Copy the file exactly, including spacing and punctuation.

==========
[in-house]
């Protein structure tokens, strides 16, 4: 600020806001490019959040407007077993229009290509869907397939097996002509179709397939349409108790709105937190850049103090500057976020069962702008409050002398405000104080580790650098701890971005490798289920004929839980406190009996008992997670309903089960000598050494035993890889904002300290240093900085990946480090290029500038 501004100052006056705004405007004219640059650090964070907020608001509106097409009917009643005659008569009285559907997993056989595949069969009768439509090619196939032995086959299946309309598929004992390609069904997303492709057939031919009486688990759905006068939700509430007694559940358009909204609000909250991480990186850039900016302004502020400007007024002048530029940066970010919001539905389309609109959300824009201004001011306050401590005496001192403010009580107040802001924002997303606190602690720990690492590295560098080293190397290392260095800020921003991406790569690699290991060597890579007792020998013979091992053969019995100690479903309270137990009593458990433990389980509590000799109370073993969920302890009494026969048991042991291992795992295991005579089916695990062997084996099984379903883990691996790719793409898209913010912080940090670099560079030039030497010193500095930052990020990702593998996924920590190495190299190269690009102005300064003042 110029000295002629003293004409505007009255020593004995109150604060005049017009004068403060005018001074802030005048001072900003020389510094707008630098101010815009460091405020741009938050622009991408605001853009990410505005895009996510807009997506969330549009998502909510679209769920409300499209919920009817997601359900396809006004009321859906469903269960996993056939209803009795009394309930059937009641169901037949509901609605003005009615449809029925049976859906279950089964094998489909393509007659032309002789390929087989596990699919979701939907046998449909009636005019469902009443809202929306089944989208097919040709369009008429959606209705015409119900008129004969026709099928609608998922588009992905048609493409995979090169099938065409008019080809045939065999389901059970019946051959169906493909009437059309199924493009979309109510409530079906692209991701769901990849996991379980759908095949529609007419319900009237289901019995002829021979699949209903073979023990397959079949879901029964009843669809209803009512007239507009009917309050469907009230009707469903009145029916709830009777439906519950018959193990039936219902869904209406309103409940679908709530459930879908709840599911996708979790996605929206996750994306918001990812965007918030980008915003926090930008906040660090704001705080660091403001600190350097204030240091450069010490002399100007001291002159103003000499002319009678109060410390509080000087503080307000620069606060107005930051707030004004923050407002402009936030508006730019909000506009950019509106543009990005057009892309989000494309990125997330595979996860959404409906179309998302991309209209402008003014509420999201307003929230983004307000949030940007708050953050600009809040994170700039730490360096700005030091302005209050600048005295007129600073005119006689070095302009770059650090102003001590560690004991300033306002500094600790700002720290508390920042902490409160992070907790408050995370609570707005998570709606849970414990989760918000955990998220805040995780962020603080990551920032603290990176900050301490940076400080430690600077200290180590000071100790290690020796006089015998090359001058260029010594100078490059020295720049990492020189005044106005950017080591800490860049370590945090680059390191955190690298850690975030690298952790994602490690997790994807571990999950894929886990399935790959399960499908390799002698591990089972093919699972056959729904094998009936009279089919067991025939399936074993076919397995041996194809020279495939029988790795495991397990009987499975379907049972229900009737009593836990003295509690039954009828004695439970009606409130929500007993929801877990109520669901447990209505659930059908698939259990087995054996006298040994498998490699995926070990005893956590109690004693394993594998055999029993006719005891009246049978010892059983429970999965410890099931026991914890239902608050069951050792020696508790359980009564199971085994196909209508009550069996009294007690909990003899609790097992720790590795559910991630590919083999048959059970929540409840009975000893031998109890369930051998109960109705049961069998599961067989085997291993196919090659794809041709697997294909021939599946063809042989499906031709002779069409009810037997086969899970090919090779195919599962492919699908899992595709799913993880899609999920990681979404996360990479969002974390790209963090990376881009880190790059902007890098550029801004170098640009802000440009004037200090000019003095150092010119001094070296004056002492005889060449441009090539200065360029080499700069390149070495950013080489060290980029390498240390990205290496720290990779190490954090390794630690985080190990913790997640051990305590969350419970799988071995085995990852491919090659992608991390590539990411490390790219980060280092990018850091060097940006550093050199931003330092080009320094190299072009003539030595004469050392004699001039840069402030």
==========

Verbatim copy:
[in-house]
């Protein structure tokens, strides 16, 4: 600020806001490019959040407007077993229009290509869907397939097996002509179709397939349409108790709105937190850049103090500057976020069962702008409050002398405000104080580790650098701890971005490798289920004929839980406190009996008992997670309903089960000598050494035993890889904002300290240093900085990946480090290029500038 501004100052006056705004405007004219640059650090964070907020608001509106097409009917009643005659008569009285559907997993056989595949069969009768439509090619196939032995086959299946309309598929004992390609069904997303492709057939031919009486688990759905006068939700509430007694559940358009909204609000909250991480990186850039900016302004502020400007007024002048530029940066970010919001539905389309609109959300824009201004001011306050401590005496001192403010009580107040802001924002997303606190602690720990690492590295560098080293190397290392260095800020921003991406790569690699290991060597890579007792020998013979091992053969019995100690479903309270137990009593458990433990389980509590000799109370073993969920302890009494026969048991042991291992795992295991005579089916695990062997084996099984379903883990691996790719793409898209913010912080940090670099560079030039030497010193500095930052990020990702593998996924920590190495190299190269690009102005300064003042 110029000295002629003293004409505007009255020593004995109150604060005049017009004068403060005018001074802030005048001072900003020389510094707008630098101010815009460091405020741009938050622009991408605001853009990410505005895009996510807009997506969330549009998502909510679209769920409300499209919920009817997601359900396809006004009321859906469903269960996993056939209803009795009394309930059937009641169901037949509901609605003005009615449809029925049976859906279950089964094998489909393509007659032309002789390929087989596990699919979701939907046998449909009636005019469902009443809202929306089944989208097919040709369009008429959606209705015409119900008129004969026709099928609608998922588009992905048609493409995979090169099938065409008019080809045939065999389901059970019946051959169906493909009437059309199924493009979309109510409530079906692209991701769901990849996991379980759908095949529609007419319900009237289901019995002829021979699949209903073979023990397959079949879901029964009843669809209803009512007239507009009917309050469907009230009707469903009145029916709830009777439906519950018959193990039936219902869904209406309103409940679908709530459930879908709840599911996708979790996605929206996750994306918001990812965007918030980008915003926090930008906040660090704001705080660091403001600190350097204030240091450069010490002399100007001291002159103003000499002319009678109060410390509080000087503080307000620069606060107005930051707030004004923050407002402009936030508006730019909000506009950019509106543009990005057009892309989000494309990125997330595979996860959404409906179309998302991309209209402008003014509420999201307003929230983004307000949030940007708050953050600009809040994170700039730490360096700005030091302005209050600048005295007129600073005119006689070095302009770059650090102003001590560690004991300033306002500094600790700002720290508390920042902490409160992070907790408050995370609570707005998570709606849970414990989760918000955990998220805040995780962020603080990551920032603290990176900050301490940076400080430690600077200290180590000071100790290690020796006089015998090359001058260029010594100078490059020295720049990492020189005044106005950017080591800490860049370590945090680059390191955190690298850690975030690298952790994602490690997790994807571990999950894929886990399935790959399960499908390799002698591990089972093919699972056959729904094998009936009279089919067991025939399936074993076919397995041996194809020279495939029988790795495991397990009987499975379907049972229900009737009593836990003295509690039954009828004695439970009606409130929500007993929801877990109520669901447990209505659930059908698939259990087995054996006298040994498998490699995926070990005893956590109690004693394993594998055999029993006719005891009246049978010892059983429970999965410890099931026991914890239902608050069951050792020696508790359980009564199971085994196909209508009550069996009294007690909990003899609790097992720790590795559910991630590919083999048959059970929540409840009975000893031998109890369930051998109960109705049961069998599961067989085997291993196919090659794809041709697997294909021939599946063809042989499906031709002779069409009810037997086969899970090919090779195919599962492919699908899992595709799913993880899609999920990681979404996360990479969002974390790209963090990376881009880190790059902007890098550029801004170098640009802000440009004037200090000019003095150092010119001094070296004056002492005889060449441009090539200065360029080499700069390149070495950013080489060290980029390498240390990205290496720290990779190490954090390794630690985080190990913790997640051990305590969350419970799988071995085995990852491919090659992608991390590539990411490390790219980060280092990018850091060097940006550093050199931003330092080009320094190299072009003539030595004469050392004699001039840069402030």